07/11/2012 - 06:57

Arm yourself with an advisory board

07/11/2012 - 06:57


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Arm yourself with an advisory board

MARISSA Levin more than doubled her revenues at Information Experts during the past three years, and she’s the first to tell you she couldn’t have done it alone.

Her secret sauce - a great advisory board. About three years ago, the founder and CEO of the 18-year-old strategic communications consultancy turned to a mentor for help in growing Information Experts.

“My company was stuck at $5 million,” Ms Levin says. “I couldn’t get past certain roadblocks.”

Her mentor advised her to put the board of advisers in place.

“He said it’s a group of people you hand select that can get over your problem,” she says. “That conversation sparked a light bulb for me.” Last year, the firm brought in $11 million in sales. Ms Levin has been so happy with her experience that she’s even written a book to help other CEOs, called SCALE: How Top Companies Create Breakthrough Growth Through Exceptional Advisory Boards.

If you don’t have a board of advisers in place, now is a good time to start putting one together. As Ms Levin has found, good advisers can become a vital sounding board and source of strategic insights for a CEO, helping you to grow your company while others in your niche falter.

Tap the right talent

Ms Levin invested nine months in recruiting the right board members - experts who can help her strengthen the company in key areas. Her six-member board now includes an entrepreneur who sold a $55 million company and has helped with project management, and the former head of one of the government agencies her firm works with, who has sparked business development.

Make it formal

One of the big mistakes that growth companies make in choosing an advisory board is that they’re too relaxed about it.

That won’t get you very far. Ask John DeHart, CEO of Nurse Next Door, a 60-unit franchise chain based in Vancouver. About five years ago, the home health care company, which he co-founded, brought on three advisers. Meetings were held every two months, and though the company would send the advisers a report two weeks before the meetings, everything was pretty informal.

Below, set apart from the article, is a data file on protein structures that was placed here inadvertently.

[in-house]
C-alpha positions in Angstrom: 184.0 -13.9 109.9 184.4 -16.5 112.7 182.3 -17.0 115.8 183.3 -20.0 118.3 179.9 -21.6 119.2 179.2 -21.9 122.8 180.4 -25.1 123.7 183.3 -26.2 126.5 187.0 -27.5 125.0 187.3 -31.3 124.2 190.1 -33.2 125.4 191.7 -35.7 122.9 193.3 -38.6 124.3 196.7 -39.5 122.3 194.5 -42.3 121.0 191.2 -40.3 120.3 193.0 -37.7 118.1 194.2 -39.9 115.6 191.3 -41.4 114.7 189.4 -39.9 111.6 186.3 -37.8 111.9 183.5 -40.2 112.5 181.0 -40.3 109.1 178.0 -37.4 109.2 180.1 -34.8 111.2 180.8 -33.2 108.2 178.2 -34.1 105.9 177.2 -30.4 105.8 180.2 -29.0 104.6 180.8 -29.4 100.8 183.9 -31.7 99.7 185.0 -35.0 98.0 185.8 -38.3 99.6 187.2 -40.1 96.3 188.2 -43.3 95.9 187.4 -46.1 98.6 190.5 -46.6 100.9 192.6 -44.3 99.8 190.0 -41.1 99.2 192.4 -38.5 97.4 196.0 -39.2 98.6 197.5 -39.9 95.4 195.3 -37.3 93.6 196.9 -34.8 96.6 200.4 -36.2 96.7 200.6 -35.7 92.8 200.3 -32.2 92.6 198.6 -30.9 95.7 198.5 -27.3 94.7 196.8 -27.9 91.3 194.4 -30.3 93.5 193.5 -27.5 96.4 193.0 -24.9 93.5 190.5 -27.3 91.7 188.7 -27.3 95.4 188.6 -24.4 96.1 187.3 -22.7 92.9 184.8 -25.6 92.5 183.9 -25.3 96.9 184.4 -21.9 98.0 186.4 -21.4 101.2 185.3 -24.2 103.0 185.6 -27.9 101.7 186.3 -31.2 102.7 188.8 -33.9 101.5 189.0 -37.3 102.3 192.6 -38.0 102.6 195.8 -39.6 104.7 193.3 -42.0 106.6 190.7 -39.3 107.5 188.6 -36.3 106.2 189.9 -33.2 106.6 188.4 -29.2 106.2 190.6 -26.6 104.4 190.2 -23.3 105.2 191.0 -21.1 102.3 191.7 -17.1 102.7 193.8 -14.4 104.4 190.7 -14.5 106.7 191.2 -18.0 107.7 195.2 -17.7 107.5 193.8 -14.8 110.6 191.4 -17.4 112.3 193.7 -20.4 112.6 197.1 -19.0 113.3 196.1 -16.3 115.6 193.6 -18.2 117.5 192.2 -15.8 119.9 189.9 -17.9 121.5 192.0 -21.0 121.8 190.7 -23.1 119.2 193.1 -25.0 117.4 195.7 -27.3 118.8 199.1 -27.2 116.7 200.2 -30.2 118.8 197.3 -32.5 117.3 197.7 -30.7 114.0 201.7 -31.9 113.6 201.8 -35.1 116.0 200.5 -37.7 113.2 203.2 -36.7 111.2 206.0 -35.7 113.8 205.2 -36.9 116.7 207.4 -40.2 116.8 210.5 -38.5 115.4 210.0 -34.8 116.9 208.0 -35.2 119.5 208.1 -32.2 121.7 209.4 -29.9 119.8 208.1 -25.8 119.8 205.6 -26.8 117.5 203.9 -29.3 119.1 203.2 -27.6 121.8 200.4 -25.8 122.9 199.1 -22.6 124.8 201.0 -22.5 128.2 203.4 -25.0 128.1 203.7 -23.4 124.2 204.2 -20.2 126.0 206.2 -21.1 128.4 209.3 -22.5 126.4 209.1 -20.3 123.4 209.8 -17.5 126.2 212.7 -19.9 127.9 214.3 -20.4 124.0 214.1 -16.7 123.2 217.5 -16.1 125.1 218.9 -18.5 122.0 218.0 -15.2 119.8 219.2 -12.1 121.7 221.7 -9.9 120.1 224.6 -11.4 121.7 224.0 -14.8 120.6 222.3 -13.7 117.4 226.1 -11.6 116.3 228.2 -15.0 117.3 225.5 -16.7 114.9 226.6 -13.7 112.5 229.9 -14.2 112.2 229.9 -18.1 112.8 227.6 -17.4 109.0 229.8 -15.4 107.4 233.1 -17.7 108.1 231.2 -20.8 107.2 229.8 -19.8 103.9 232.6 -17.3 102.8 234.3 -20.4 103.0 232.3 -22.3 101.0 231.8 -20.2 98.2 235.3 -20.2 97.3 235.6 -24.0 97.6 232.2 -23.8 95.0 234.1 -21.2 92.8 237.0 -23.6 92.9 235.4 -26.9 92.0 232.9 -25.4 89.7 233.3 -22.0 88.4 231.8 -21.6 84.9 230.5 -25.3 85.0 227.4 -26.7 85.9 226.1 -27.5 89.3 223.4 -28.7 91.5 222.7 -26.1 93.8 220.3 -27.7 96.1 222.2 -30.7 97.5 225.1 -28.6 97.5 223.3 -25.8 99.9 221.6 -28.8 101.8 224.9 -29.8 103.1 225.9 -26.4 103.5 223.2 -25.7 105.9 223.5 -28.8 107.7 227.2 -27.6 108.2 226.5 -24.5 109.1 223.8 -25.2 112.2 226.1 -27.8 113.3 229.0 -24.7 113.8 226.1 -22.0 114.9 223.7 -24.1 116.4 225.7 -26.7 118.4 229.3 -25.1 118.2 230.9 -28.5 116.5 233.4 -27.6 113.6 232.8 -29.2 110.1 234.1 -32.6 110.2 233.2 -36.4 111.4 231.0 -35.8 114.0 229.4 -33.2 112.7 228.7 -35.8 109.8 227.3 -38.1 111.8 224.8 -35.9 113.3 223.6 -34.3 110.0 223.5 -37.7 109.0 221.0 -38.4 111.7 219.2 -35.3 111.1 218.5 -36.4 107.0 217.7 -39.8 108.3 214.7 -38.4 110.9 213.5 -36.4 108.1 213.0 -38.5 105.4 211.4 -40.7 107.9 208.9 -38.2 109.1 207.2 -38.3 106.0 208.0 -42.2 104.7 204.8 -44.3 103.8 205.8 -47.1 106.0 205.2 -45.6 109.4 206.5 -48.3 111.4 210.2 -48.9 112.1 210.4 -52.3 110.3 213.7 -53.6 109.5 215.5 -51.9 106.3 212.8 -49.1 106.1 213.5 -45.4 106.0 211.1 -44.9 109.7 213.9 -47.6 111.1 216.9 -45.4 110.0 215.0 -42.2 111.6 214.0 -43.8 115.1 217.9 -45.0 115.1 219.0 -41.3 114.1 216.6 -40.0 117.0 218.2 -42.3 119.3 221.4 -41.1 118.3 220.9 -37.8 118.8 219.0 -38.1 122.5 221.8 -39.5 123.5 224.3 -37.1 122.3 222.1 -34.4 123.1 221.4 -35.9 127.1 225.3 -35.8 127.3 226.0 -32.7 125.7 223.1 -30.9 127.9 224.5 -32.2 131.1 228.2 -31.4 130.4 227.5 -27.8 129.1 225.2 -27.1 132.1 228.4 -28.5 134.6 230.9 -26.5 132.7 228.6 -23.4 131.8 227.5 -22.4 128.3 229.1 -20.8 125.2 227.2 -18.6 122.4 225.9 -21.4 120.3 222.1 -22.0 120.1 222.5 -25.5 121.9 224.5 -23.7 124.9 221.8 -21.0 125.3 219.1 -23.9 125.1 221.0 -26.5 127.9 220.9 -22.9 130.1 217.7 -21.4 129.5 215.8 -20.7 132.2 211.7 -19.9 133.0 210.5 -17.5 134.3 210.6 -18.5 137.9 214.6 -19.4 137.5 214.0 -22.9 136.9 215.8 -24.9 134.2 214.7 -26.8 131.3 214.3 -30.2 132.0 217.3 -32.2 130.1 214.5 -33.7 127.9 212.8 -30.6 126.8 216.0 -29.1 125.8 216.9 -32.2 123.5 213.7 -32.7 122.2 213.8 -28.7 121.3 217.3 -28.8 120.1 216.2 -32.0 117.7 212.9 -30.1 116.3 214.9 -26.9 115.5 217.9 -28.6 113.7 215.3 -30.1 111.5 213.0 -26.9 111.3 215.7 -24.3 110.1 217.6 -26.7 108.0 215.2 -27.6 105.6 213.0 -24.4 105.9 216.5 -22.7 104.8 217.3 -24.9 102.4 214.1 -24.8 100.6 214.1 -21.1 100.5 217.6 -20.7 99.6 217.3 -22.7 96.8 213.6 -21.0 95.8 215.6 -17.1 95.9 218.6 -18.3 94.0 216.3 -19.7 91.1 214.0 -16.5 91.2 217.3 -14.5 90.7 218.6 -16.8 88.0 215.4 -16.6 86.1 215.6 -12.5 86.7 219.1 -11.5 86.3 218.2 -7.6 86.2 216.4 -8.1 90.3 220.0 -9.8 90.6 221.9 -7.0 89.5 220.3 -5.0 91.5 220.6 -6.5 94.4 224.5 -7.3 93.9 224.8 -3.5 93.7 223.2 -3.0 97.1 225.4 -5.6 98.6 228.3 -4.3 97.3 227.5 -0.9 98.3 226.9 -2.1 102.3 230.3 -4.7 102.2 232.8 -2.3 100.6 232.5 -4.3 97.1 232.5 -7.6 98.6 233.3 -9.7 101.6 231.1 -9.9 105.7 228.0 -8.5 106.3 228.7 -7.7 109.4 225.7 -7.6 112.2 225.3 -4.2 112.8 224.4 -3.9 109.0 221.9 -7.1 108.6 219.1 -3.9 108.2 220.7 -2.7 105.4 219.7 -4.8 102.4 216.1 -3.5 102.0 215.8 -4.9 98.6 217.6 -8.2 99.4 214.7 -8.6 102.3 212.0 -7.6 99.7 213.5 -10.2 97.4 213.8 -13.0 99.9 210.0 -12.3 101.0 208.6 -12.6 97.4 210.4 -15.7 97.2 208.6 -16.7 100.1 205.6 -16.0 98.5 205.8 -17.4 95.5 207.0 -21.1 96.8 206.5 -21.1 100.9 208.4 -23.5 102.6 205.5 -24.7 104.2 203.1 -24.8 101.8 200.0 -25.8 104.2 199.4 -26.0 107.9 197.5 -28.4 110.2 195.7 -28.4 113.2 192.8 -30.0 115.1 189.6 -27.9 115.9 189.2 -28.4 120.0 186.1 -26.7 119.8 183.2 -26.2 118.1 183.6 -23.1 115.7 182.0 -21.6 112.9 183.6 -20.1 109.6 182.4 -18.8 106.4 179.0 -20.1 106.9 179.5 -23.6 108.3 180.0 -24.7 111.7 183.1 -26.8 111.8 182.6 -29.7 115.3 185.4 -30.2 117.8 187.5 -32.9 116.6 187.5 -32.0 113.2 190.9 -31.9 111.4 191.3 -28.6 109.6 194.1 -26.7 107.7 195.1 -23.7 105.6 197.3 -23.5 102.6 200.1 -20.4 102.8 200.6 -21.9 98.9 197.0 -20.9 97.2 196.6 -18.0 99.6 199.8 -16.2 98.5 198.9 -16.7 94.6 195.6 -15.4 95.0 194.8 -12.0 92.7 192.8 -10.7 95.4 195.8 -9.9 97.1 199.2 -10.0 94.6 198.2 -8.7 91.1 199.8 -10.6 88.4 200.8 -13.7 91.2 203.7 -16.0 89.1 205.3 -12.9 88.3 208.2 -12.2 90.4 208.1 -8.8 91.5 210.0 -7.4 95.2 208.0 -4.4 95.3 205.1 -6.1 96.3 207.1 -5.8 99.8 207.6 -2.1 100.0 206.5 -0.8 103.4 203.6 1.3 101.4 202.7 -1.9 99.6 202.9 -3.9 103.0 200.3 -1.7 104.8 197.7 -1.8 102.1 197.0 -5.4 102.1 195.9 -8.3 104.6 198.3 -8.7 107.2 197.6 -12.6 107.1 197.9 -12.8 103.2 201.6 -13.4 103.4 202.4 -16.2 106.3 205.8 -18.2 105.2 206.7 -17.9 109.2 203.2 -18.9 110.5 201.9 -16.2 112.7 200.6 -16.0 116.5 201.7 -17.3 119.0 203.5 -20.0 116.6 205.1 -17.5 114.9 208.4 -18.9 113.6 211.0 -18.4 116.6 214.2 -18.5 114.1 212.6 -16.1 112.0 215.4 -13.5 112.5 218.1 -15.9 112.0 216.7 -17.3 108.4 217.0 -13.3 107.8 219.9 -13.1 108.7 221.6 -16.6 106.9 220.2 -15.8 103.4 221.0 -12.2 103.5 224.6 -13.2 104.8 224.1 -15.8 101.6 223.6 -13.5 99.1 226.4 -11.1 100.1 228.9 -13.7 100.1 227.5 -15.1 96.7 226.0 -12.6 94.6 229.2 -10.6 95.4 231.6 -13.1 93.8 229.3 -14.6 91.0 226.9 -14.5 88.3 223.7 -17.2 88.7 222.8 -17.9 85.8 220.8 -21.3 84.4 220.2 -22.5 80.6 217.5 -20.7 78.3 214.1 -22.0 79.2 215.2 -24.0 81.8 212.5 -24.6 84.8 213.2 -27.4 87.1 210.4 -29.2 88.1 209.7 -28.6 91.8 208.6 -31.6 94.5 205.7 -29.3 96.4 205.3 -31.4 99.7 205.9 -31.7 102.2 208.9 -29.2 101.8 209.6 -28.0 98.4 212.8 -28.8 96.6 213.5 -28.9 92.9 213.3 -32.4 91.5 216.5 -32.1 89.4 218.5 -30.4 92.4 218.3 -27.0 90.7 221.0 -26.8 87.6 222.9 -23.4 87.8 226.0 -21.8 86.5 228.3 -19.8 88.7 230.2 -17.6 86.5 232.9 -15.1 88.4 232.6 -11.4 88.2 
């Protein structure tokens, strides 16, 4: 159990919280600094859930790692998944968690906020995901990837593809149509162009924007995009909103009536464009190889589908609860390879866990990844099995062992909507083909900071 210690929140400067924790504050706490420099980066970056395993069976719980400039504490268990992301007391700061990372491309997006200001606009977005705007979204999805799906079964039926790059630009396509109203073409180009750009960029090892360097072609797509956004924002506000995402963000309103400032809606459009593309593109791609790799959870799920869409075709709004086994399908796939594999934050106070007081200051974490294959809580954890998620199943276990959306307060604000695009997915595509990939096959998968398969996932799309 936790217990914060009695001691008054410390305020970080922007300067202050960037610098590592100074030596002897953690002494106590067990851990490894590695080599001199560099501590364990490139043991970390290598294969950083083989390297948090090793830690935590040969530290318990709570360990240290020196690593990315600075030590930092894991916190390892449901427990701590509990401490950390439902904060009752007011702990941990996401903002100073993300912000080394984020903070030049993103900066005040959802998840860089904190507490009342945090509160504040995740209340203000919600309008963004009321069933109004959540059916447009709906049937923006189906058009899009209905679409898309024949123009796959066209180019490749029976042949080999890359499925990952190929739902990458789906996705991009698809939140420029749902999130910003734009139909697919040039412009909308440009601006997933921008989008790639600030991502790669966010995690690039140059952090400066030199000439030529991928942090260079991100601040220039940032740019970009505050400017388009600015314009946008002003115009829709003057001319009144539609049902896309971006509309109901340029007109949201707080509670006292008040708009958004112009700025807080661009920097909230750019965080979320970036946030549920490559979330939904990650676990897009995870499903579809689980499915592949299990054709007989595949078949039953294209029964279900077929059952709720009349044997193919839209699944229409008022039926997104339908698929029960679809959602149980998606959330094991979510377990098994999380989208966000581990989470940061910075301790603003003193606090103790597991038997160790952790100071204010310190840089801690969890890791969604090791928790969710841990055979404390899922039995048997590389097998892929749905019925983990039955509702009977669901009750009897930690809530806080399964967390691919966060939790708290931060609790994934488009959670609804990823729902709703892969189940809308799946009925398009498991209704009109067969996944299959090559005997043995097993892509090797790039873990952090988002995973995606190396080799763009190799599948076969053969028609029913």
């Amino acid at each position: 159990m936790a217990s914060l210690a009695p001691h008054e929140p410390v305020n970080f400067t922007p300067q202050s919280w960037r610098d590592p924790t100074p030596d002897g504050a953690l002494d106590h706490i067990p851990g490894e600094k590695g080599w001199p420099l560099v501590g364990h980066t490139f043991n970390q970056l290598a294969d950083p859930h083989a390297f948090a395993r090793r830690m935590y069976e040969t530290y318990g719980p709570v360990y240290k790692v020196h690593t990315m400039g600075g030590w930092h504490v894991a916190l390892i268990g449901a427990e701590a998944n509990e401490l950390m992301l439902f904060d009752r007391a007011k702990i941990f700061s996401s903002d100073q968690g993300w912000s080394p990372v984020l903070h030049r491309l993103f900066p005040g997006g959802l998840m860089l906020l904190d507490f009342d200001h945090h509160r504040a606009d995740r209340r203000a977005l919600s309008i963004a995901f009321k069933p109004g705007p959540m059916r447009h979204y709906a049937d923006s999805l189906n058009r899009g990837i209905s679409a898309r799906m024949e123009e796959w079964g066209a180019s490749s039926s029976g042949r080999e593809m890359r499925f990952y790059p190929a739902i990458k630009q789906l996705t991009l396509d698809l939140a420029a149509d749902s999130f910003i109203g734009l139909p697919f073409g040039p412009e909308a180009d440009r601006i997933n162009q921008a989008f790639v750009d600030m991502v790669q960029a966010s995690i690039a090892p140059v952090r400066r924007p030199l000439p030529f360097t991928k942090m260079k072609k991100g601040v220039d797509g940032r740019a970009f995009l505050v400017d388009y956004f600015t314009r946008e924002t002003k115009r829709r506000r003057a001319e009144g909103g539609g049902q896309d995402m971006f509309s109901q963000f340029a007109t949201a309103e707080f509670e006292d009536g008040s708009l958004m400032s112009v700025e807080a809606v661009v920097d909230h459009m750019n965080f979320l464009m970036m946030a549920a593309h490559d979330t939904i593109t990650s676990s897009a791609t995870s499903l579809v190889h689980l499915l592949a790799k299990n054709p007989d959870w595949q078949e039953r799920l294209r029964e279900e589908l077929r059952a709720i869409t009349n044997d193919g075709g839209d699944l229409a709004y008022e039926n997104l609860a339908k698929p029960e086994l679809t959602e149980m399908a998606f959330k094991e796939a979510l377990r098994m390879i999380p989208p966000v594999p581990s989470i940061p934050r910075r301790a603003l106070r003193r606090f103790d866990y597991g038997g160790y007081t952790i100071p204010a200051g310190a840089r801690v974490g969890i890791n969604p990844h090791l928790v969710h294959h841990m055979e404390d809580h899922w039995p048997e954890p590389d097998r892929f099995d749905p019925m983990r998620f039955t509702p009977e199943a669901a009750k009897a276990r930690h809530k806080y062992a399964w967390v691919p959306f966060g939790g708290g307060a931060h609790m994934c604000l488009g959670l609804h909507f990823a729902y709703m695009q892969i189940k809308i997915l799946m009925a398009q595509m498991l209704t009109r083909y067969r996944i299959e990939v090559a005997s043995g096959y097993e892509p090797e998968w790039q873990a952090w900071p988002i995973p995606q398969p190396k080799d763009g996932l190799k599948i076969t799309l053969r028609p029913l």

“We ran it like two entrepreneurs running it,” Mr DeHart says. While the advisers were paid, “it wasn’t the right amount,” he says.

“It just ended up stopping. Advisers wouldn’t show up to meetings.” But Mr DeHart didn’t give up on the idea.

About a year ago, the company formed a new board and brought in three new advisers to help with matters such as the transition from two CEOs to one. Two advisers are past CEOs of large companies, and the third is a successful entrepreneur with strong corporate governance experience. They meet every month for four to eight hours and hold a two-day annual retreat. The company makes it worth their while financially.

Accountability matters

The new board has required Nurse Next Door’s team to stay on top of key information -from financial metrics to risk factors - on a constant basis.

“Every single month, I and my entire team have to do formal reporting to the board,” Mr De Hart says. “It’s made us so much more disciplined in our actions and thought.”

The board has the power to hire and fire the CEO (Mr De Hart), and that accountability has made him a better CEO, he says.

Look beyond company logos

When Mke Ferranti started his New York City company, Endai Worldwide, in 1999, during the dot.com era, he set up a six-person board of advisers from well-known firms. But it was hard to get the advice he needed from them. “They were big company guys,” he says. “They could not relate to an entrepreneur.”

The web analytics company, which now manufactures its own email marketing software, tried again and set up what Mr Ferranti calls ‘Advisory Board 2.0’ in 2008. The three-person board, made up of marketing professionals with experience in important niches, is much more hands on. Mr Ferranti pays them to attend meetings and sometimes to tackle consulting projects. “Experience taught me that I needed to surround myself with people who had specific capabilities, skills, knowledge and values,” he says.

The ‘intellectually challenging debates’ he has had about strategy with his board have led to decisions that have helped the company grow. Endai, which has about 23 employees, is very profitable and had triple digit sales growth last year.

Verne Harnish is CEO of Gazelles Inc, an executive education and coaching solutions provider, and author of Mastering the Rockefeller Habits: What You Must Do to Increase the Value of Your Fast-Growth Firm.


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